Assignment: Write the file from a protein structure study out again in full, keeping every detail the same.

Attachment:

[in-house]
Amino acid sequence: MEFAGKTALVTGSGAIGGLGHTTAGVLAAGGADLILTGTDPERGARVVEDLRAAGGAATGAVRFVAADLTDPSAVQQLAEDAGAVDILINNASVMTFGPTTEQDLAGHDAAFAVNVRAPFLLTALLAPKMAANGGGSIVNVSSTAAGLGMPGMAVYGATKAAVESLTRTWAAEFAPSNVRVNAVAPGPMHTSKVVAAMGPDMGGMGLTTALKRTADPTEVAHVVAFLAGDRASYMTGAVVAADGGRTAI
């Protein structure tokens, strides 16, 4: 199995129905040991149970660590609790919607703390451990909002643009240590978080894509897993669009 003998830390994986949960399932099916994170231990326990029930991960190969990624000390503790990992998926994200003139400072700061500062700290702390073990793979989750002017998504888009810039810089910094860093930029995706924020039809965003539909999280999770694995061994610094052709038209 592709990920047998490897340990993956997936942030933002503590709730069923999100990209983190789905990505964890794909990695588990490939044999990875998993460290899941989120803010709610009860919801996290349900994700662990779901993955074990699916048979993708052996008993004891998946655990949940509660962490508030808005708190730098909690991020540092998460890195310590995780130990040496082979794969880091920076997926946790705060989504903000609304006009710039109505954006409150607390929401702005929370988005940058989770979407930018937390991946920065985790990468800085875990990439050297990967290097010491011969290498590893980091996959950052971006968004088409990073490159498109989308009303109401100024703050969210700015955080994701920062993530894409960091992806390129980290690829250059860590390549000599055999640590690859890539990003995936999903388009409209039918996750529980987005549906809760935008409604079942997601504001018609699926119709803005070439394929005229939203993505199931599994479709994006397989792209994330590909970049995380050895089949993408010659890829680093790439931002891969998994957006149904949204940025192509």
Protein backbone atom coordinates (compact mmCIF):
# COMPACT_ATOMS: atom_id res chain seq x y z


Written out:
[in-house]
Amino acid sequence: MEFAGKTALVTGSGAIGGLGHTTAGVLAAGGADLILTGTDPERGARVVEDLRAAGGAATGAVRFVAADLTDPSAVQQLAEDAGAVDILINNASVMTFGPTTEQDLAGHDAAFAVNVRAPFLLTALLAPKMAANGGGSIVNVSSTAAGLGMPGMAVYGATKAAVESLTRTWAAEFAPSNVRVNAVAPGPMHTSKVVAAMGPDMGGMGLTTALKRTADPTEVAHVVAFLAGDRASYMTGAVVAADGGRTAI
């Protein structure tokens, strides 16, 4: 199995129905040991149970660590609790919607703390451990909002643009240590978080894509897993669009 003998830390994986949960399932099916994170231990326990029930991960190969990624000390503790990992998926994200003139400072700061500062700290702390073990793979989750002017998504888009810039810089910094860093930029995706924020039809965003539909999280999770694995061994610094052709038209 592709990920047998490897340990993956997936942030933002503590709730069923999100990209983190789905990505964890794909990695588990490939044999990875998993460290899941989120803010709610009860919801996290349900994700662990779901993955074990699916048979993708052996008993004891998946655990949940509660962490508030808005708190730098909690991020540092998460890195310590995780130990040496082979794969880091920076997926946790705060989504903000609304006009710039109505954006409150607390929401702005929370988005940058989770979407930018937390991946920065985790990468800085875990990439050297990967290097010491011969290498590893980091996959950052971006968004088409990073490159498109989308009303109401100024703050969210700015955080994701920062993530894409960091992806390129980290690829250059860590390549000599055999640590690859890539990003995936999903388009409209039918996750529980987005549906809760935008409604079942997601504001018609699926119709803005070439394929005229939203993505199931599994479709994006397989792209994330590909970049995380050895089949993408010659890829680093790439931002891969998994957006149904949204940025192509």
Protein backbone atom coordinates (compact mmCIF):
# COMPACT_ATOMS: atom_id res chain seq x y z